28. Schultes, R. E. and Hofmann, A. (1980). Plants of the Gods: Origins of Hallucinogenic Use, p. 85.
(London: Hutchinson)
29. Ibid.
30. Green, M. (1991). The Dream at the End of the World: Paul Bowles and the Literary Renegades in
Tangier, pp. 127, 182. (New York: Harper Collins) [cf. p. 126]
31. Huxley, A. (1954). The Doors of Perception, pp. 11 ff. (London: Chatto & Windus)
32. Graves, R. (1961). The White Goddess: A Historical Grammar of Poetic Myth. (London: Faber)
[amended and enlarged edition]
33. Burroughs, W. (1984). The Job: Topical Writings and Interviews. (London: John Calder)
34. Huxley, A. (1954). The Doors of Perception, pp. 16f. (London: Chatto & Windus)
35. Kitazawa, M. (1992). Myth, Performance, and Politics. The Drama Review, 36, 160-73 [quota-
tion p. 172]
36. Huxley, A. (1954). The Doors of Perception, pp. 14f. (London: Chatto & Windus)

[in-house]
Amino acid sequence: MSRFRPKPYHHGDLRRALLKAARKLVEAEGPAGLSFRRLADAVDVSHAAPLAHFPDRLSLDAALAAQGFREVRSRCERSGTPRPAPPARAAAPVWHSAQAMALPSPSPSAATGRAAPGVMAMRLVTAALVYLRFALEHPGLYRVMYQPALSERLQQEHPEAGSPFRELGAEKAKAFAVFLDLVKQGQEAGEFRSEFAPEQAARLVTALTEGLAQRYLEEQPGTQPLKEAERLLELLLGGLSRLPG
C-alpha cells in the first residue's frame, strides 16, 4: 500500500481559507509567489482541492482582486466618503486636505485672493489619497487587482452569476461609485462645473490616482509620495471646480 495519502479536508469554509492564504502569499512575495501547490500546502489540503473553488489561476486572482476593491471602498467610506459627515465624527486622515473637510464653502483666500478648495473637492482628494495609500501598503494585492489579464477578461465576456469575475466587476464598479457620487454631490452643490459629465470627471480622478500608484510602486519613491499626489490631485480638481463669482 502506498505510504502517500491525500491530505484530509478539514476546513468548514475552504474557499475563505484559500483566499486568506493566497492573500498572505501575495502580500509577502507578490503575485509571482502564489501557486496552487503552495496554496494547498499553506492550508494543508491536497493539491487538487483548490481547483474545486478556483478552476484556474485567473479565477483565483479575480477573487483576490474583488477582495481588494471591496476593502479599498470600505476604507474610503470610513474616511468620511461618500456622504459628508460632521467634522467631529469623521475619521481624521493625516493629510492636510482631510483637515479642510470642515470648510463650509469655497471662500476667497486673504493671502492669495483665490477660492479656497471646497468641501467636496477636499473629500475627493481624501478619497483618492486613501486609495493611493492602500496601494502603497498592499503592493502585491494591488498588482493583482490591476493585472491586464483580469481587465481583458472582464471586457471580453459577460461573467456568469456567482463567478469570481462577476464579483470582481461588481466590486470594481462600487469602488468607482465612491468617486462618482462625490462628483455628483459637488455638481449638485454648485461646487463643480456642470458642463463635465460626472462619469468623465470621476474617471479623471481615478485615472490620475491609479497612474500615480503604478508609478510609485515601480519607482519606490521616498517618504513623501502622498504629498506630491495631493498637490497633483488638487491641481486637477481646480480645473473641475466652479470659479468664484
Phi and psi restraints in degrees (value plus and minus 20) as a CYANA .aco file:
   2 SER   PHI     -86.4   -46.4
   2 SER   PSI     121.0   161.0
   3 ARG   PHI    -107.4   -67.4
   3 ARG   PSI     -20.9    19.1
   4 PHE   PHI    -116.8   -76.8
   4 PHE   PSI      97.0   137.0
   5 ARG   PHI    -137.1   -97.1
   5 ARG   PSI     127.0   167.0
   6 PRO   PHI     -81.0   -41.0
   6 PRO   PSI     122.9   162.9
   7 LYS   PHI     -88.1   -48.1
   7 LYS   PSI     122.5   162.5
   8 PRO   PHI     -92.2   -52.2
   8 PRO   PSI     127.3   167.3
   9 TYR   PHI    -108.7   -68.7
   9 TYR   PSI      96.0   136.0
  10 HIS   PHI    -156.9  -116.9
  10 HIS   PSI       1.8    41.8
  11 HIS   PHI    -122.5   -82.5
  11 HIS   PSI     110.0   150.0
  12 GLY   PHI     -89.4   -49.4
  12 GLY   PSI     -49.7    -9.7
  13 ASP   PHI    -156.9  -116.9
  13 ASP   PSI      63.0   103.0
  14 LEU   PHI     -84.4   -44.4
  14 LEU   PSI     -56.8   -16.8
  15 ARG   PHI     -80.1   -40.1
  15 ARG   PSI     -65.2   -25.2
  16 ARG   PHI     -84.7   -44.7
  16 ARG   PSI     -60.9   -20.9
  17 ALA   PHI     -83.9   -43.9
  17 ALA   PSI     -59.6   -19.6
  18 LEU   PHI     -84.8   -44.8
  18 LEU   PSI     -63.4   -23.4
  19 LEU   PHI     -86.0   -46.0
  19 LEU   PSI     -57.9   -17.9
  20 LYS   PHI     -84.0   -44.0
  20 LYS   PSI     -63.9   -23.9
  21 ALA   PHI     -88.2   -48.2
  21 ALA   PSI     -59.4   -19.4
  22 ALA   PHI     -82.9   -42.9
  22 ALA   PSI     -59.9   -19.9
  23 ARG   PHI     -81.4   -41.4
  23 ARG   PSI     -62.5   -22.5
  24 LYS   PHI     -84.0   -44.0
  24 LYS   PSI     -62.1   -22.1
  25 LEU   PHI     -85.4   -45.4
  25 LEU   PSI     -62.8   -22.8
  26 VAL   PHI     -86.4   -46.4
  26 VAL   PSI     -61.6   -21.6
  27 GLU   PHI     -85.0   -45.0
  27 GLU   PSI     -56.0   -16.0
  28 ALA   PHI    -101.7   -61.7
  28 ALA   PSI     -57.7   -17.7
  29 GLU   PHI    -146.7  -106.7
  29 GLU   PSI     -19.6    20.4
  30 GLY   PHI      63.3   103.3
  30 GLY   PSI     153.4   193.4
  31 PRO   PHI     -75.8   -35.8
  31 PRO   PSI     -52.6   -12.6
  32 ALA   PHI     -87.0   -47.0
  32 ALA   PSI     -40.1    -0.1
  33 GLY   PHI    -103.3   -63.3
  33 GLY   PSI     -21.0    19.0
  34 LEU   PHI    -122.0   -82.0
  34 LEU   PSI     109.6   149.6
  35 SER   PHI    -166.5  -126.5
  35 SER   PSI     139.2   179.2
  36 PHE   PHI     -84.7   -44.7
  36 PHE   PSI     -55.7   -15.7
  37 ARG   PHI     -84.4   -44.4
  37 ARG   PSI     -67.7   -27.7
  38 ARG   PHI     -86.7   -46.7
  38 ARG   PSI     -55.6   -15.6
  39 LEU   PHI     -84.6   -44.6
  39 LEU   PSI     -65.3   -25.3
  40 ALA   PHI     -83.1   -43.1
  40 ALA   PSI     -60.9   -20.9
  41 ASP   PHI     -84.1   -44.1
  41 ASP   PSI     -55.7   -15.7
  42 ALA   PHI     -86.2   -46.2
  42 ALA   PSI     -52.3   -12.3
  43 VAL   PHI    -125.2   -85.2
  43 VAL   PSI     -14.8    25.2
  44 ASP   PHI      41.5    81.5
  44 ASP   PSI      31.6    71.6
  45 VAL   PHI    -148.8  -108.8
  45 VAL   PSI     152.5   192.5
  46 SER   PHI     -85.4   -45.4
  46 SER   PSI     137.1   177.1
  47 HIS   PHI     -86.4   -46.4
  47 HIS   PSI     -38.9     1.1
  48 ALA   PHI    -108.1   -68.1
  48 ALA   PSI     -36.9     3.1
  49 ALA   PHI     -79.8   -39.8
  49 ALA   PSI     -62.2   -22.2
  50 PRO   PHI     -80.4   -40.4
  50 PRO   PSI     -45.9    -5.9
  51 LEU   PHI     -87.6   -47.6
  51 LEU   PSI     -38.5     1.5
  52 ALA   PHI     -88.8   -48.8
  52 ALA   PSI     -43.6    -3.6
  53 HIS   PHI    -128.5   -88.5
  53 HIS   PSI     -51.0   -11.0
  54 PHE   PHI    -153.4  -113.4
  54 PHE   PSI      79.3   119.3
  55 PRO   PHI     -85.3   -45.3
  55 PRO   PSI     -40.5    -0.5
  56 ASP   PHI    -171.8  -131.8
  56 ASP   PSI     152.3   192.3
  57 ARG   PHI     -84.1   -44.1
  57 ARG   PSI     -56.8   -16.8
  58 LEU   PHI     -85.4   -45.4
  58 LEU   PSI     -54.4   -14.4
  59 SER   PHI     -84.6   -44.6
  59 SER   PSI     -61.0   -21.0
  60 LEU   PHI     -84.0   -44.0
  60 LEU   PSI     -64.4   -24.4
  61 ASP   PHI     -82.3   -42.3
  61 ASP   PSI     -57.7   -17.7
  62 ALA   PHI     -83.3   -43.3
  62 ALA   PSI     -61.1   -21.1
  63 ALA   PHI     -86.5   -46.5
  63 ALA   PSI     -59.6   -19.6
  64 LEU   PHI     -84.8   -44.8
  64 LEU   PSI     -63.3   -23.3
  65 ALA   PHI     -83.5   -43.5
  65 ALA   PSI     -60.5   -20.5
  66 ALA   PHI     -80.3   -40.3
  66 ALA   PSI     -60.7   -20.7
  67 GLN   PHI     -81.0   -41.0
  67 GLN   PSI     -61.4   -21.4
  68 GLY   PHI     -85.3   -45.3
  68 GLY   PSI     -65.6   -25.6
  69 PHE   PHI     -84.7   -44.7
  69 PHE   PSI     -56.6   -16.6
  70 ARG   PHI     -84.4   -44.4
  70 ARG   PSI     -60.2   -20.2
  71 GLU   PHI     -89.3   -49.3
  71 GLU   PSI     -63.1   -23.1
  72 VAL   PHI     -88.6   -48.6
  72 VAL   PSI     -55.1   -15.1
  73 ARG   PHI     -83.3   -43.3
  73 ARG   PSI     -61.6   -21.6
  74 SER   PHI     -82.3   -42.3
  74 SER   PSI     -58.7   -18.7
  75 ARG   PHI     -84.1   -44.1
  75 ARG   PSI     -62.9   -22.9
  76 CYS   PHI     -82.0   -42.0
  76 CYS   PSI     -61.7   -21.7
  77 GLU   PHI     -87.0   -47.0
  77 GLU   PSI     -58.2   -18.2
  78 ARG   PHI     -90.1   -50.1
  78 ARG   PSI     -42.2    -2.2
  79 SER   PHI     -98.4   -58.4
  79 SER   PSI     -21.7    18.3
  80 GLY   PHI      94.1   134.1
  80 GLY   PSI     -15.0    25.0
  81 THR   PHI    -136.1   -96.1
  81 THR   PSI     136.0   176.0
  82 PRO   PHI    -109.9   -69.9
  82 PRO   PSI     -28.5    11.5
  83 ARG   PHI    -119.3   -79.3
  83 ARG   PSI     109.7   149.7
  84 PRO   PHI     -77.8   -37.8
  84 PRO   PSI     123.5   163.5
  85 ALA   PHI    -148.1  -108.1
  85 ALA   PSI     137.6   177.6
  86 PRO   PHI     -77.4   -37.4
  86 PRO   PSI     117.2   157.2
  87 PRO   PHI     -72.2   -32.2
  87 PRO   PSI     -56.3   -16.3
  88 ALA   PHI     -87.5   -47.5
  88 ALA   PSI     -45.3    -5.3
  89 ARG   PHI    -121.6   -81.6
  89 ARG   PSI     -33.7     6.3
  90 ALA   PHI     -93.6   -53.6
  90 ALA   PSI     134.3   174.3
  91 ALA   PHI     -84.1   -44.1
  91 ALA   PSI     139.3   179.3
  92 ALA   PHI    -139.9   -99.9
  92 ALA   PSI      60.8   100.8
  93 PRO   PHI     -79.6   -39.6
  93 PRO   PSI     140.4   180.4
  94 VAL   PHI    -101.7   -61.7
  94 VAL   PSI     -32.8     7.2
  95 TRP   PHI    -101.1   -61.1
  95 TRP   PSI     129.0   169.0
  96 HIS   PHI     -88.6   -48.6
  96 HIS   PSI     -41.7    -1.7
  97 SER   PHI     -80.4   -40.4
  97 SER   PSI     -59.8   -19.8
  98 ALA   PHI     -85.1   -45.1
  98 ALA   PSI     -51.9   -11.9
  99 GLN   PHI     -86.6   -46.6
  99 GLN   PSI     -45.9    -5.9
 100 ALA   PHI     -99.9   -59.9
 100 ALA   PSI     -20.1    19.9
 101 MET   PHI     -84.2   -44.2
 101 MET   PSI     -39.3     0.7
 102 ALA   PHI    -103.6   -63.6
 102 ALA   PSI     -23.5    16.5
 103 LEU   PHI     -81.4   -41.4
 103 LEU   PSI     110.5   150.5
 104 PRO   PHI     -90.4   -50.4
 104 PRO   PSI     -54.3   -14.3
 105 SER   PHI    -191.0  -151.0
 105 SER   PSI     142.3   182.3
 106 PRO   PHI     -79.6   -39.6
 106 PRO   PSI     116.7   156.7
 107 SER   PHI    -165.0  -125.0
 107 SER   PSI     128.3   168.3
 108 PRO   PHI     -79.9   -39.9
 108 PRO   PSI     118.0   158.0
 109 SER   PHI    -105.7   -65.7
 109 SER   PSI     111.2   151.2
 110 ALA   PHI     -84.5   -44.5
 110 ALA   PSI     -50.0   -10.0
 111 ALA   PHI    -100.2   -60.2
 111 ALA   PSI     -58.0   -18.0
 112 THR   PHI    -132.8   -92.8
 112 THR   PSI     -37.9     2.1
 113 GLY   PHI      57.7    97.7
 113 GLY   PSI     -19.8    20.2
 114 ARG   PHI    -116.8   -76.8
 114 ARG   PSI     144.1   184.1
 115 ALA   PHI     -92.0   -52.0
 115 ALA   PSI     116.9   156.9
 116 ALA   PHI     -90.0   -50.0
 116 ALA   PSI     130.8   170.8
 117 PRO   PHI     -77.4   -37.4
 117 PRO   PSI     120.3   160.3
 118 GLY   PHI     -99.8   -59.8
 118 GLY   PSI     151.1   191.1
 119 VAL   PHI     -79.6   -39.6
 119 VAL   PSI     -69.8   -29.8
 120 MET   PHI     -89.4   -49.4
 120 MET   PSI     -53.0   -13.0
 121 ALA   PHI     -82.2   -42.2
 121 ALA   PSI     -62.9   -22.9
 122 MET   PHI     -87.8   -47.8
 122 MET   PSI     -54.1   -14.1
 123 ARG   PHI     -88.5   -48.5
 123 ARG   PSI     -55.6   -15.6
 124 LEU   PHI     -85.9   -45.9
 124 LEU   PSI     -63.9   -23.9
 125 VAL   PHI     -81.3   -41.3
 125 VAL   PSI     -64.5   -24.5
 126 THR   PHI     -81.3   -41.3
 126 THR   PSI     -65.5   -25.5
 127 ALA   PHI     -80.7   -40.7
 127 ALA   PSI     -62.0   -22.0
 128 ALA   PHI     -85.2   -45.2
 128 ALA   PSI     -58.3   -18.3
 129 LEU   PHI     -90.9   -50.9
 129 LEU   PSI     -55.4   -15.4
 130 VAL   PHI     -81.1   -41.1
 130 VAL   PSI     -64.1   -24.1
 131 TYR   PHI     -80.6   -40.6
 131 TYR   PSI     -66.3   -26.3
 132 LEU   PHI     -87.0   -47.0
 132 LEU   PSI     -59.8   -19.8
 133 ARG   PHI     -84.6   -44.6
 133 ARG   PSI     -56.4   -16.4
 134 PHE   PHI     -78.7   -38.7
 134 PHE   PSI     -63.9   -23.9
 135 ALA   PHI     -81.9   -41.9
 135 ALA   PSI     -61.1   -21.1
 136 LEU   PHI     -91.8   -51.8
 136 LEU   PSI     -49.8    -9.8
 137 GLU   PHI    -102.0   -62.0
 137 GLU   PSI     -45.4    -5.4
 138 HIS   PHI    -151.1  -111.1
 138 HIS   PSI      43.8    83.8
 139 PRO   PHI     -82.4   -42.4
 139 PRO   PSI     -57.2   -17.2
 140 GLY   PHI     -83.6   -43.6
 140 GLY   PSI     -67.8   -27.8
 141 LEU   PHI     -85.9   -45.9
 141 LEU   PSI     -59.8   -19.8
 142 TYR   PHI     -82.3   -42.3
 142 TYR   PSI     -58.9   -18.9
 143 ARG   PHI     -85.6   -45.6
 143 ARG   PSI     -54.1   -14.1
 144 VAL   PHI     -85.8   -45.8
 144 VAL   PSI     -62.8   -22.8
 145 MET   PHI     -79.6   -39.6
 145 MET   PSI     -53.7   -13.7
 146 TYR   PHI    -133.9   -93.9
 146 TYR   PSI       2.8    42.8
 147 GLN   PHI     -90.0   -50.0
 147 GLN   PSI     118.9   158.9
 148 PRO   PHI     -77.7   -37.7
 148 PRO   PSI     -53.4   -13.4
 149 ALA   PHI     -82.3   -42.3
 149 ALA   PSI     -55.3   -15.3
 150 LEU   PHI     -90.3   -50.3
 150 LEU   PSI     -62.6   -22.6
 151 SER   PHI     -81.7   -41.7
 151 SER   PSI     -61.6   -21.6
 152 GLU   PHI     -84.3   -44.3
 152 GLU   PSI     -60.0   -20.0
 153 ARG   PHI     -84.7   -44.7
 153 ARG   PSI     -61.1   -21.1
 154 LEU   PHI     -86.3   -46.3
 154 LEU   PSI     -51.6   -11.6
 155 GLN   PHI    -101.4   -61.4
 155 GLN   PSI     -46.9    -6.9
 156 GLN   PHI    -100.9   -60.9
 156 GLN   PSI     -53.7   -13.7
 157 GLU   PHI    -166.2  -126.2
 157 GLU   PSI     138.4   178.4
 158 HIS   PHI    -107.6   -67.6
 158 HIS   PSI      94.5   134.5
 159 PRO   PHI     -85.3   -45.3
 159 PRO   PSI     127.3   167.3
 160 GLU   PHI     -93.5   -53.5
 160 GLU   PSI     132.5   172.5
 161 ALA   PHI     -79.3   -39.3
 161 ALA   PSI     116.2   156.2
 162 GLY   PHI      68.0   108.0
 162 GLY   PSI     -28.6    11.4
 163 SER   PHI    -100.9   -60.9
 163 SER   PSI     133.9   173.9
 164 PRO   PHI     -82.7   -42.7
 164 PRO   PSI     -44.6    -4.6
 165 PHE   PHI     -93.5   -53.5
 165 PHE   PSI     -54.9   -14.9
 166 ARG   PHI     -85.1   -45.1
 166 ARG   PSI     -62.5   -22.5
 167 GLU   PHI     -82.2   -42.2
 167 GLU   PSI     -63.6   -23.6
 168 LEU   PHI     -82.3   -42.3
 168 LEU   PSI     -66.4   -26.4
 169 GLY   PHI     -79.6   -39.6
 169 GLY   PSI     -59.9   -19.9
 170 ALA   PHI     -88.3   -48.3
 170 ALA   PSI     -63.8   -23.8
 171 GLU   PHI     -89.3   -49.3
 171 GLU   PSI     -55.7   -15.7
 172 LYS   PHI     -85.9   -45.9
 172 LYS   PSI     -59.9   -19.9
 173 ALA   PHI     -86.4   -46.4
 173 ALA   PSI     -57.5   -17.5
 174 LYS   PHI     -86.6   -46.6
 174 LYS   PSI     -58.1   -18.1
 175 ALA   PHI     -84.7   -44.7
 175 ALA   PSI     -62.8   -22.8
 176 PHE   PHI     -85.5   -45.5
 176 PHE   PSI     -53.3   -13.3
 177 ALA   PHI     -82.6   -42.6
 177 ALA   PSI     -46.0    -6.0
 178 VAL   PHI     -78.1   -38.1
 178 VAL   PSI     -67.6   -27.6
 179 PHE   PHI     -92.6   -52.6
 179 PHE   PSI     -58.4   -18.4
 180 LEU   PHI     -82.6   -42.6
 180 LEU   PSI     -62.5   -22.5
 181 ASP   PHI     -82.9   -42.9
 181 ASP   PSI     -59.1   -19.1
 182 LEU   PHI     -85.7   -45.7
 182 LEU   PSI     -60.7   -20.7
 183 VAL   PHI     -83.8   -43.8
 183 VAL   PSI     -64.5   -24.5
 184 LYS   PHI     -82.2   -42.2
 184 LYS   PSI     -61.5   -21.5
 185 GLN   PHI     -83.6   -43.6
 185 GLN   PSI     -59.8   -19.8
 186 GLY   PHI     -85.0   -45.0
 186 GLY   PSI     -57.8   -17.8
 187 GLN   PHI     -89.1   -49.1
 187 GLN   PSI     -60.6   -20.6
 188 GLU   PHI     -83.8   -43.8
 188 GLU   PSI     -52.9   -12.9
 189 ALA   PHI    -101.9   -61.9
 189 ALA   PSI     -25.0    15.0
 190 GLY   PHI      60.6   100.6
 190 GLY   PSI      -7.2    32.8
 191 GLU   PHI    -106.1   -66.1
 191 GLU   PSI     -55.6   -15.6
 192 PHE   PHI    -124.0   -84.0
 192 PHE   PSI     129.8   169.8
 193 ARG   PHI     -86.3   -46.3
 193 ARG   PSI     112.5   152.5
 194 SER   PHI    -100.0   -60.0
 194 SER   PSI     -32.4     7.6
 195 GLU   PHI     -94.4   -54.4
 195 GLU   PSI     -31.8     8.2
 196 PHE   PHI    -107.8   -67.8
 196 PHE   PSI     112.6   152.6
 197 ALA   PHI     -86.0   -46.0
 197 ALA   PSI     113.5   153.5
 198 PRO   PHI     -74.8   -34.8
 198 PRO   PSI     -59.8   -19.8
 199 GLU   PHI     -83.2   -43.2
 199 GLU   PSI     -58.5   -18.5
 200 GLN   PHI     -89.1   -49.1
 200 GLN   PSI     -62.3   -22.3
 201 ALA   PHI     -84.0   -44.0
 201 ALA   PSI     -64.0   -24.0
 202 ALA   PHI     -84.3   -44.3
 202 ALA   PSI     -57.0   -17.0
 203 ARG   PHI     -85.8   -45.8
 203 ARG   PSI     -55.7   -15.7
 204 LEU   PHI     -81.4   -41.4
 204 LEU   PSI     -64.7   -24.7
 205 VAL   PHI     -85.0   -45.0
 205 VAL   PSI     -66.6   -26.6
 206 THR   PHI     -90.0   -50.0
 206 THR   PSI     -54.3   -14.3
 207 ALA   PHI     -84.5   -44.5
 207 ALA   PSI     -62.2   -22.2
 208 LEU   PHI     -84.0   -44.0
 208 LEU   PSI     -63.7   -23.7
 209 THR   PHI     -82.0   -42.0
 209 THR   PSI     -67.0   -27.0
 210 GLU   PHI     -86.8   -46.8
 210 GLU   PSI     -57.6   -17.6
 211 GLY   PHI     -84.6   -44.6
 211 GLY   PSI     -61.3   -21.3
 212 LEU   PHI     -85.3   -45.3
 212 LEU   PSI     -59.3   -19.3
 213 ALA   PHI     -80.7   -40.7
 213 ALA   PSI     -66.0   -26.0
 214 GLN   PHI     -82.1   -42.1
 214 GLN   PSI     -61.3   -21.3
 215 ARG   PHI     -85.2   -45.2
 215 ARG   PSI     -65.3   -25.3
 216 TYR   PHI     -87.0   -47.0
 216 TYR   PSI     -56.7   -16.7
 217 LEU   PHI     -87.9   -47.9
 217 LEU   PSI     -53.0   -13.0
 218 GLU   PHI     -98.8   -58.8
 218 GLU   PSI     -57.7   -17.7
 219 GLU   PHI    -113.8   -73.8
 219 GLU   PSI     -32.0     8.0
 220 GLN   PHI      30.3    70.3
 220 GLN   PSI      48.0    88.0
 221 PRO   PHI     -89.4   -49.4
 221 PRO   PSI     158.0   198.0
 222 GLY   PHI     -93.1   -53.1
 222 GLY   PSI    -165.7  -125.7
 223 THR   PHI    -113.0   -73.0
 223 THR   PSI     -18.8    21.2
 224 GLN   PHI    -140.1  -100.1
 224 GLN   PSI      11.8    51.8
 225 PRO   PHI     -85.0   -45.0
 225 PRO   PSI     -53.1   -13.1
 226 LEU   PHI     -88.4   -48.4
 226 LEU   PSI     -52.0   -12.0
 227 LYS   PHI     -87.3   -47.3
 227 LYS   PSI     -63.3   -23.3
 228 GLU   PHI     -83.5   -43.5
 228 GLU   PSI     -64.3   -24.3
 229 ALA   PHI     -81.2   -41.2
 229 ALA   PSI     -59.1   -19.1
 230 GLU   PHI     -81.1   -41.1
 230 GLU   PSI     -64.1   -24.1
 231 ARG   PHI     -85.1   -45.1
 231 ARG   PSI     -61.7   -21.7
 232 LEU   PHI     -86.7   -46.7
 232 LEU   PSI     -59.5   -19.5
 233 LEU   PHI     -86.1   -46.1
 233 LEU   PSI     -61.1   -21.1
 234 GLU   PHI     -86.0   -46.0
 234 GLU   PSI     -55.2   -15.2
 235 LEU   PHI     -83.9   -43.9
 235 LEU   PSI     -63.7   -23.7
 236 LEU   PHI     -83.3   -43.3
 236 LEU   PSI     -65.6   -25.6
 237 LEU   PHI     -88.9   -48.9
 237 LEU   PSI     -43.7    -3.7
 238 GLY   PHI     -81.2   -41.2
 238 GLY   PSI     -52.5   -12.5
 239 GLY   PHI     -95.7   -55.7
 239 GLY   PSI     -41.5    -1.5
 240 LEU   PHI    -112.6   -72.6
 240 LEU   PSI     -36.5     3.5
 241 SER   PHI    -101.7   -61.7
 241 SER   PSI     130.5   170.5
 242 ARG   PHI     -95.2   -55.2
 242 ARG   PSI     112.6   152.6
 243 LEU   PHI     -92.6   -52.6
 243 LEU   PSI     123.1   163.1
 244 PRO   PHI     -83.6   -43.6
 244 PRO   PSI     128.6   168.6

37. Schultes, R. E. and Hofmann, A. (1980). Plants of the Gods: Origins of Hallucinogenic Use, p. 61.
(London: Hutchinson)

Section 5
Clinical Aspects


Pharmacological standards for

evaluation of clinical effects of


The hallucinogenic drugs are characterized by their ability to induce disturbances

of perception, thought and mood. LSD, although not the oldest of these com-
pounds, is the most representative. Descriptions of its actions in human subjects
vary greatly, depending on such factors as whether normal volunteers or psy-
chiatric patients are involved, set, motivation, expectations, etc. The psychotic
features induced led to the concept in research of the 'model psychosis' 1 .
However, it was the therapeutic claims for LSD that made the greatest impact 2, 3.
Conversely, the dangers of LSD therapy have been stressed repeatedly.
The purpose of this paper is not to review the evidence for and against the
efficacy and risks of LSD therapy. Rather, I shall review the areas of especial diffi-